Farewell Firefox 4, I hardly knew ye.
Firefox 4 was released only 3 months ago. Version 3 and its various updates lasted three years.
Why the short shelf life for the entirely revamped Firefox 4? Was something terribly wrong with it? Did it have a security hole the size of Bobby Cox’s trophy case?
But, since Mozilla is no longer issuing vulnerability patches for version 4 — and hackers seem busier than ever lately — you’d be wise to upgrade to version 5 immediately.
Version 5 feels like version 4.1 to the end user, though there are some under the hood achievements.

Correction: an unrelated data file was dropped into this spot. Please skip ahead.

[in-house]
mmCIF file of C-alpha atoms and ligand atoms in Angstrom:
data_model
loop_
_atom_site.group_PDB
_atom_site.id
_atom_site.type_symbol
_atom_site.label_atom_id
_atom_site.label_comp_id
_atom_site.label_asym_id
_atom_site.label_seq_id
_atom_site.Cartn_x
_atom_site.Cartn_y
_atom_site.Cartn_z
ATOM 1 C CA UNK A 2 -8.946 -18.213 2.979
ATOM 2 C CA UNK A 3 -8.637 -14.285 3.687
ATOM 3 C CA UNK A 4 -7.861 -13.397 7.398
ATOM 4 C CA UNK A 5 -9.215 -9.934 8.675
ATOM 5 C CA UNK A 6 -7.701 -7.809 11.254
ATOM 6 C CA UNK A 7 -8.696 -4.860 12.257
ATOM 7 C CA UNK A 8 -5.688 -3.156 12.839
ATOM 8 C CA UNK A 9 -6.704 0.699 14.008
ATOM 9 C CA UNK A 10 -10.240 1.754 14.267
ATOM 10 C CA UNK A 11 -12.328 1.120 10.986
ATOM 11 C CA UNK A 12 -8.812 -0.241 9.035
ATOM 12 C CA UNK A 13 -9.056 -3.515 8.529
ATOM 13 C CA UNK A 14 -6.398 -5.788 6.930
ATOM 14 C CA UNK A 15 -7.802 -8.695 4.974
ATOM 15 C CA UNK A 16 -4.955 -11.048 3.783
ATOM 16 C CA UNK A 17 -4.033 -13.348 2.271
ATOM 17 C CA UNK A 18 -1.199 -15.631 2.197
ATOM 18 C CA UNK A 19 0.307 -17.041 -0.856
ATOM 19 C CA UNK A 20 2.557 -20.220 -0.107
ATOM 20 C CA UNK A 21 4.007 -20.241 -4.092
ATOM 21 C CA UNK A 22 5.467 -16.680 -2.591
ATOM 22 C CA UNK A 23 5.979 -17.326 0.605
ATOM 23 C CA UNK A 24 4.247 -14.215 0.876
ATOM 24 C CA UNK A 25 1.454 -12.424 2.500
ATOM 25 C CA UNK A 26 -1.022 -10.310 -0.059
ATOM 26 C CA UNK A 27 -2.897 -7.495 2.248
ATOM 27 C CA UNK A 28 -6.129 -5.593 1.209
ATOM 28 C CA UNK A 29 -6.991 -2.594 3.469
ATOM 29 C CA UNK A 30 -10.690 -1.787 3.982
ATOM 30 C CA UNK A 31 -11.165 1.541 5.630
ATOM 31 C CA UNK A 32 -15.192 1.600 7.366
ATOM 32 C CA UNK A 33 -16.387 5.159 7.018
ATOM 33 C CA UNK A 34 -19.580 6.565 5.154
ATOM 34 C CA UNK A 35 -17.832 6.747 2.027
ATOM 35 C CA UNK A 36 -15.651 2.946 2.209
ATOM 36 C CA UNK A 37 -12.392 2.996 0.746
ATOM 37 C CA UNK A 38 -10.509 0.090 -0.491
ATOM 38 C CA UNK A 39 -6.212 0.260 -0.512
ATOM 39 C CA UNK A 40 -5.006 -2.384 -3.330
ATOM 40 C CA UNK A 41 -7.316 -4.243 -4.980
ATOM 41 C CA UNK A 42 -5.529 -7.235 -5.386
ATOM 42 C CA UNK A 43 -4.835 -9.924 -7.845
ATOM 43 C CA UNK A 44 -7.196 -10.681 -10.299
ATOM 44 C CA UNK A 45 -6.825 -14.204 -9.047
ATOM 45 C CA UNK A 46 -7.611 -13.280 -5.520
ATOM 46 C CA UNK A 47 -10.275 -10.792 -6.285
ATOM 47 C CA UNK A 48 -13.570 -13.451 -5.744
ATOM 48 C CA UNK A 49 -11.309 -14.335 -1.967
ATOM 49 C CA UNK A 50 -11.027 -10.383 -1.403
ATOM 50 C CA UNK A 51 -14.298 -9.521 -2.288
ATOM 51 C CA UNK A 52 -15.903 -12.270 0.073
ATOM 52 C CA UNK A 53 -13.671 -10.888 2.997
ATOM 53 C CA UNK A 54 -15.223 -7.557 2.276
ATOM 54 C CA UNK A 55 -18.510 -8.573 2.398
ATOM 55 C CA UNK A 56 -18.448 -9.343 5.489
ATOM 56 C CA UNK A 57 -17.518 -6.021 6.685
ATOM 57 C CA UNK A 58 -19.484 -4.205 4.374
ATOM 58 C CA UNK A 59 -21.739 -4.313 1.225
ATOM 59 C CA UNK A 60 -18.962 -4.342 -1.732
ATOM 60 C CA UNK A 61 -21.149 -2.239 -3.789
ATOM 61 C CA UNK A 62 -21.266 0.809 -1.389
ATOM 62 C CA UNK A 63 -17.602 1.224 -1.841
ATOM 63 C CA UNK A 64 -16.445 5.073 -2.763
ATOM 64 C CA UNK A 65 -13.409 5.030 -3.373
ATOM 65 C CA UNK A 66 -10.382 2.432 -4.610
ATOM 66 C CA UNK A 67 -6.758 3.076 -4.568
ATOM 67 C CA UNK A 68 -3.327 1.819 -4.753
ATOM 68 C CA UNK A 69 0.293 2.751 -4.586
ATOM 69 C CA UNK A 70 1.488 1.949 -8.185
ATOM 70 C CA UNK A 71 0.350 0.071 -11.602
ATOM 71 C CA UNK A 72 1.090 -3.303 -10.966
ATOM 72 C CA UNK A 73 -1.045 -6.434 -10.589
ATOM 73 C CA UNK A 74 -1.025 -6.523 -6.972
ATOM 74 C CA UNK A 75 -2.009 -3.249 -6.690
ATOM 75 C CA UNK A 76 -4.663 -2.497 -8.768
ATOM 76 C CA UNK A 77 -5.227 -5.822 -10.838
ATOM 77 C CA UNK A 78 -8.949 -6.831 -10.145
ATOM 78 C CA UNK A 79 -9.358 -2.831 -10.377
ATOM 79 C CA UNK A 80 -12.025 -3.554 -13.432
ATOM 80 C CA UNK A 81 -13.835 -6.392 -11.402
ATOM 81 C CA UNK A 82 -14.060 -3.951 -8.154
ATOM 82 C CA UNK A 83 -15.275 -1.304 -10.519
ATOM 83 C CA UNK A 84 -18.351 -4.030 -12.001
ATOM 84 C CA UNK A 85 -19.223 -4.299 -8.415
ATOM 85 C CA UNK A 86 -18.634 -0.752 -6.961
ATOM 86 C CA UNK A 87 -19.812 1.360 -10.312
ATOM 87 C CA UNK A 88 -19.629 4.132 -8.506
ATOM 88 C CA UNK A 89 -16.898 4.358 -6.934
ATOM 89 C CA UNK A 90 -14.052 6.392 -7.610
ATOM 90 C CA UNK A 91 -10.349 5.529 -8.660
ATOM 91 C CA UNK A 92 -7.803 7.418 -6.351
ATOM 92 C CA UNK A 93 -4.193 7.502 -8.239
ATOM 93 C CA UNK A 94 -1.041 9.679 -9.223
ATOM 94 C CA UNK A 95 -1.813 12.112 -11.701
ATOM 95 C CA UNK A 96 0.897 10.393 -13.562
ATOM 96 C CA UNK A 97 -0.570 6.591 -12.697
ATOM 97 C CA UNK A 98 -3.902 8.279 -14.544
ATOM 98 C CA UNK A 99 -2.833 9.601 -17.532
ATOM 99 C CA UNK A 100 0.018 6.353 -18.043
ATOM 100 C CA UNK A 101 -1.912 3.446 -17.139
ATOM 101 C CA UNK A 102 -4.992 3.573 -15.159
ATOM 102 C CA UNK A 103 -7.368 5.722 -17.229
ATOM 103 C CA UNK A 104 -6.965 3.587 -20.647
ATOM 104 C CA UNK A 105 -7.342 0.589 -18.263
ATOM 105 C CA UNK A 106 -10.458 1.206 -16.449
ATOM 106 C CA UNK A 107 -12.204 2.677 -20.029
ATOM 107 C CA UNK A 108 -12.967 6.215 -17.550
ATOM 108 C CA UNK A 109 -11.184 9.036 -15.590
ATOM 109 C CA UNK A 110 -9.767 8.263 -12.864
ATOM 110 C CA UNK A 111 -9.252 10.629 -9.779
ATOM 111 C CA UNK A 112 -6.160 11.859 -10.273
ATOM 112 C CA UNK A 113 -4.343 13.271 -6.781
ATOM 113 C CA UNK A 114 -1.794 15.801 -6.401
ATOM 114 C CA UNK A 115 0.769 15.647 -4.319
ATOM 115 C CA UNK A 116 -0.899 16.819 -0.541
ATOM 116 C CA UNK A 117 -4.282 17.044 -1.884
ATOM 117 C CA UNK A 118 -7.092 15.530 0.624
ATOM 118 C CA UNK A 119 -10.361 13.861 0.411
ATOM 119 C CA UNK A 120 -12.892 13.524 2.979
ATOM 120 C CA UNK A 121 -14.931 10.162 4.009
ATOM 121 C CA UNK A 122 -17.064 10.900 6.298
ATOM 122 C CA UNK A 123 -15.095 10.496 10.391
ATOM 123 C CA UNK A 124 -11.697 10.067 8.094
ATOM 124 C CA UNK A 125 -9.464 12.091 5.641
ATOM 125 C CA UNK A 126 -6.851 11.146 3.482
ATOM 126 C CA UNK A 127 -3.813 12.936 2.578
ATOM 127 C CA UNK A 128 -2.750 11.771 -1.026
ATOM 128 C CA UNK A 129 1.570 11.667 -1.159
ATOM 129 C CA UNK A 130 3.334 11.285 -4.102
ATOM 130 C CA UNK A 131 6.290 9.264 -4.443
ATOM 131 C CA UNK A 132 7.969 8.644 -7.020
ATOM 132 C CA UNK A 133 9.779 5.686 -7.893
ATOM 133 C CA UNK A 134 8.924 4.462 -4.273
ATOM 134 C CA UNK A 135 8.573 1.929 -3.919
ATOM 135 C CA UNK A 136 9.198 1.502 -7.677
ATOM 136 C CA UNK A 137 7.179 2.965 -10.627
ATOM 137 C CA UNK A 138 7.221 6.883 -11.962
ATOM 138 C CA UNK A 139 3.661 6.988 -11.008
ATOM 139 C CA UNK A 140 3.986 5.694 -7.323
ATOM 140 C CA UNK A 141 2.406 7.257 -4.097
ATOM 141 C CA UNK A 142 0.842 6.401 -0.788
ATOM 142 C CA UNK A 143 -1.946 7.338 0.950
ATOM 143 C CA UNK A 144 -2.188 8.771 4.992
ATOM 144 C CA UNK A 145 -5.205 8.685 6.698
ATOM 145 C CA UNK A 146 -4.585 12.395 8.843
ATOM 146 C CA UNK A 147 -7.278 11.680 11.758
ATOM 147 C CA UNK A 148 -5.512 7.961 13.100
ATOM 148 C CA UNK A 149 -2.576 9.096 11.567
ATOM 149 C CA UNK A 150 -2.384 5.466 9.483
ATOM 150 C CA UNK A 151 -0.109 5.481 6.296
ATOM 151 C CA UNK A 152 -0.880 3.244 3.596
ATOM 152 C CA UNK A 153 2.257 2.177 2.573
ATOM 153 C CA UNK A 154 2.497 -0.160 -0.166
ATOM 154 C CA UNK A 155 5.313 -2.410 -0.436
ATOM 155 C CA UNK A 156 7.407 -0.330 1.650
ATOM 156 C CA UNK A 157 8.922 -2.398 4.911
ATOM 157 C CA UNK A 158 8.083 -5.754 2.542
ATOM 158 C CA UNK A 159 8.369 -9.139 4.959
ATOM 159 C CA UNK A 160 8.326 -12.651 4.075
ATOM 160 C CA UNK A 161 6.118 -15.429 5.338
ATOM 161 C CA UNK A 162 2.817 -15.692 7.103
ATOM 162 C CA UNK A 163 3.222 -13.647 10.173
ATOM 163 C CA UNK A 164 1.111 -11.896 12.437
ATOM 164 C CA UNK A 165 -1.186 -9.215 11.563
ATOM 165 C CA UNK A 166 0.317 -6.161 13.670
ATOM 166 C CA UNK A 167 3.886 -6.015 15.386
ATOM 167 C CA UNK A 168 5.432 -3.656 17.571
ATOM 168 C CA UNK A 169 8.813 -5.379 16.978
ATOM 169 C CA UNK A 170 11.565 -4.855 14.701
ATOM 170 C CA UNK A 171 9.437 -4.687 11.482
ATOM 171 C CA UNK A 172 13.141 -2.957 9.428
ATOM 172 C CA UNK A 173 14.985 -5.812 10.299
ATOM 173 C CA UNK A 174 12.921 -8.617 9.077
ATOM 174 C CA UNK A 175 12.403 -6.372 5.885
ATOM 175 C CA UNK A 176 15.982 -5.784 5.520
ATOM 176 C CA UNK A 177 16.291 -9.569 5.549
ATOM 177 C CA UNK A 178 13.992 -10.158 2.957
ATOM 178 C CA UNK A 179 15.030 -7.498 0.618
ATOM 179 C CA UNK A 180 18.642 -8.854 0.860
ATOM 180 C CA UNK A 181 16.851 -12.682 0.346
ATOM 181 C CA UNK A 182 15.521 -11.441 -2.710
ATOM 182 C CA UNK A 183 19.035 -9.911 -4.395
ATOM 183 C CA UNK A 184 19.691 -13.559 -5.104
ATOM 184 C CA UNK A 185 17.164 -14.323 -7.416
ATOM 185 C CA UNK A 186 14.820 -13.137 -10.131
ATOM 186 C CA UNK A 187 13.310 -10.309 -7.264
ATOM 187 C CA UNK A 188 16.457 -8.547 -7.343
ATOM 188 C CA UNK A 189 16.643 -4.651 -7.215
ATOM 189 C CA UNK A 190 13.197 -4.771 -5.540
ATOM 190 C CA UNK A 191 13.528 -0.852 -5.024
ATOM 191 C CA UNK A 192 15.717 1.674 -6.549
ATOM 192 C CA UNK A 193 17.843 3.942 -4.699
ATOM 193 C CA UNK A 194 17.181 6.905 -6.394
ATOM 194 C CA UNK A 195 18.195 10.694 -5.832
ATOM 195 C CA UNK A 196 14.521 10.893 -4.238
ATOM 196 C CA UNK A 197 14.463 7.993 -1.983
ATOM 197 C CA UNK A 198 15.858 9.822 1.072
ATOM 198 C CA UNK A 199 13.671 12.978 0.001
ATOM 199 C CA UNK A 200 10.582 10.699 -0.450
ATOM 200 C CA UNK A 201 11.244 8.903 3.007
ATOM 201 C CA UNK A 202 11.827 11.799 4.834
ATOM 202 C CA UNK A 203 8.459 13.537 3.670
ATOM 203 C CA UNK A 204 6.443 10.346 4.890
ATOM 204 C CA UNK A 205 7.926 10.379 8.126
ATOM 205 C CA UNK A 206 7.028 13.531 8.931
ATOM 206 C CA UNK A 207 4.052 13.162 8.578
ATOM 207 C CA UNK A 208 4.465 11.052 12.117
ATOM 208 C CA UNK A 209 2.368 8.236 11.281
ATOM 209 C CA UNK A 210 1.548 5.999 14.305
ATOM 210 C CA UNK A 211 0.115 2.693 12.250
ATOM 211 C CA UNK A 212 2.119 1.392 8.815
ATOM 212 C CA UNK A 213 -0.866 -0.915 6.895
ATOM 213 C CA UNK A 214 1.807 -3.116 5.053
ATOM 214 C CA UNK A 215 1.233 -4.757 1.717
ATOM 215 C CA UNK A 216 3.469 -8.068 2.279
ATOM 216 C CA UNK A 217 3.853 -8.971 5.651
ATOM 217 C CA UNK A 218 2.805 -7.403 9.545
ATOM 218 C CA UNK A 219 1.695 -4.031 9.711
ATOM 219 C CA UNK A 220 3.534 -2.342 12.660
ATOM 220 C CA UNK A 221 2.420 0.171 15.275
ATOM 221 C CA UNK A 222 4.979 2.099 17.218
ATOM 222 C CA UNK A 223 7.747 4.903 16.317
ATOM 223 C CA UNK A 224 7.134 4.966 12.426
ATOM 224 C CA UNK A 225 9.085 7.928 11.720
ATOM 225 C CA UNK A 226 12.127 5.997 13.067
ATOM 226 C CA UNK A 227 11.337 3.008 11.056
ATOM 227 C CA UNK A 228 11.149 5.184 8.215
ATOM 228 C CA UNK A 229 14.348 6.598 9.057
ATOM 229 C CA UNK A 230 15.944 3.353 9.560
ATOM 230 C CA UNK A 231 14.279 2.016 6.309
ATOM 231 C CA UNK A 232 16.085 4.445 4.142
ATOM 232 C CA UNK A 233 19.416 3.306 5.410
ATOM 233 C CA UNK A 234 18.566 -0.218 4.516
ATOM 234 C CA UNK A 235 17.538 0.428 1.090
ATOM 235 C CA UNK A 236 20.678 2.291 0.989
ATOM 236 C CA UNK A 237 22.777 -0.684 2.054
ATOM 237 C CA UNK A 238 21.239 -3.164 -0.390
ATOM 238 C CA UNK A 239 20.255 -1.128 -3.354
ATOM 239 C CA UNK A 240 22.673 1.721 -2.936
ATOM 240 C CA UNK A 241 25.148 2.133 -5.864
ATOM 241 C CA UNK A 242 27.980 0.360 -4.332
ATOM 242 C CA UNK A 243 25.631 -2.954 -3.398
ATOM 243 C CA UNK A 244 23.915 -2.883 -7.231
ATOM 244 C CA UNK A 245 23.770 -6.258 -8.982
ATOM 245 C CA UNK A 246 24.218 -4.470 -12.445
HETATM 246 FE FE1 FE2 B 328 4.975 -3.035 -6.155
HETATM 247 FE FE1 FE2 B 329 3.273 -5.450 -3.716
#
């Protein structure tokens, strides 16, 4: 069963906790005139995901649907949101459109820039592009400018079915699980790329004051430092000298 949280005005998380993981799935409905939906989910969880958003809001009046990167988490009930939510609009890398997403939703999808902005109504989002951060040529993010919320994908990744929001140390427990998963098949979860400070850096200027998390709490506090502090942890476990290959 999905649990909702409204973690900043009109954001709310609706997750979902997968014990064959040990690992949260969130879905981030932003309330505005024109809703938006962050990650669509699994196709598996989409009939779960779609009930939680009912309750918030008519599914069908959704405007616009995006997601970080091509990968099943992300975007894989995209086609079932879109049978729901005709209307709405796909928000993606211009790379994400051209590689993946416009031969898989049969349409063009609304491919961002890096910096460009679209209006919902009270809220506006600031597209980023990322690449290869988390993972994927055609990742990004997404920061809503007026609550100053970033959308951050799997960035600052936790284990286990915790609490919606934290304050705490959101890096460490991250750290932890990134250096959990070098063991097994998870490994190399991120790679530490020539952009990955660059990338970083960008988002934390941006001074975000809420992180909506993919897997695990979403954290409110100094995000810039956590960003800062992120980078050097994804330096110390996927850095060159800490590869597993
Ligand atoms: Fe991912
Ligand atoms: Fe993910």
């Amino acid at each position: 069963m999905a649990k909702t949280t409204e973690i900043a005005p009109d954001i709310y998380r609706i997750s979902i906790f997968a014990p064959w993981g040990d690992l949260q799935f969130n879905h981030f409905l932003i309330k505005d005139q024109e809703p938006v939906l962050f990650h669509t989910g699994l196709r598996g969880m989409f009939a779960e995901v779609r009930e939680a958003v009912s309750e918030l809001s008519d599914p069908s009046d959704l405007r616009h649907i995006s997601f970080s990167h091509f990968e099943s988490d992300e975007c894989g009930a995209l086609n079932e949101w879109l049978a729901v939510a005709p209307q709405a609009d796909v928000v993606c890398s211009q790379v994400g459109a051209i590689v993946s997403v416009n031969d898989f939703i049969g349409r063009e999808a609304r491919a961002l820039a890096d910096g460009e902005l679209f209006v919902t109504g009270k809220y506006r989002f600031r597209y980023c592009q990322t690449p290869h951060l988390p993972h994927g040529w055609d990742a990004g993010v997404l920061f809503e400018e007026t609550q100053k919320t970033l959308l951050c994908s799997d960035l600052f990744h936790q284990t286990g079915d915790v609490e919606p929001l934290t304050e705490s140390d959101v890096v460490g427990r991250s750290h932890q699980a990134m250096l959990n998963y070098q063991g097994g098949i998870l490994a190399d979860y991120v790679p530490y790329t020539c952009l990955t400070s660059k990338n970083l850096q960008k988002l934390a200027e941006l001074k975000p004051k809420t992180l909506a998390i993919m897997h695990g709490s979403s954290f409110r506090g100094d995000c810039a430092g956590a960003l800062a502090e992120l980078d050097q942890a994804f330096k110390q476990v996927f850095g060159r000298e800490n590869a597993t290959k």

Why was Firefox 4’s lifespan so short? Marketing, it seems.
Mozilla, the world’s No. 2 browser behind the Microsoft juggernaut Internet Explorer, is trying to fend of Google’s Chrome browser, which has surged in popularity recently.
Currently, Explorer still lays claim to more than 50 percent of the browser war turf, Firefox about 25 percent, Chrome about 15 percent. Safari, Opera and others divvy up the scraps.
The big, and well-paid, brains at Google release a new version of Chrome every six weeks. Firefox developers hear the footsteps.
From now on, they’ll be releasing a “rapid-release” version every three months. Firefox 6 will be out in September.
Unfortunately, many useful Firefox extensions will fail to keep pace with the development cycle and quit working. And office computer gurus will have to update workers’ browsers a lot more often to keep things secure.
So, keep hitting that update button.
Or, just use Chrome. It loads faster.
Capitalism wins again.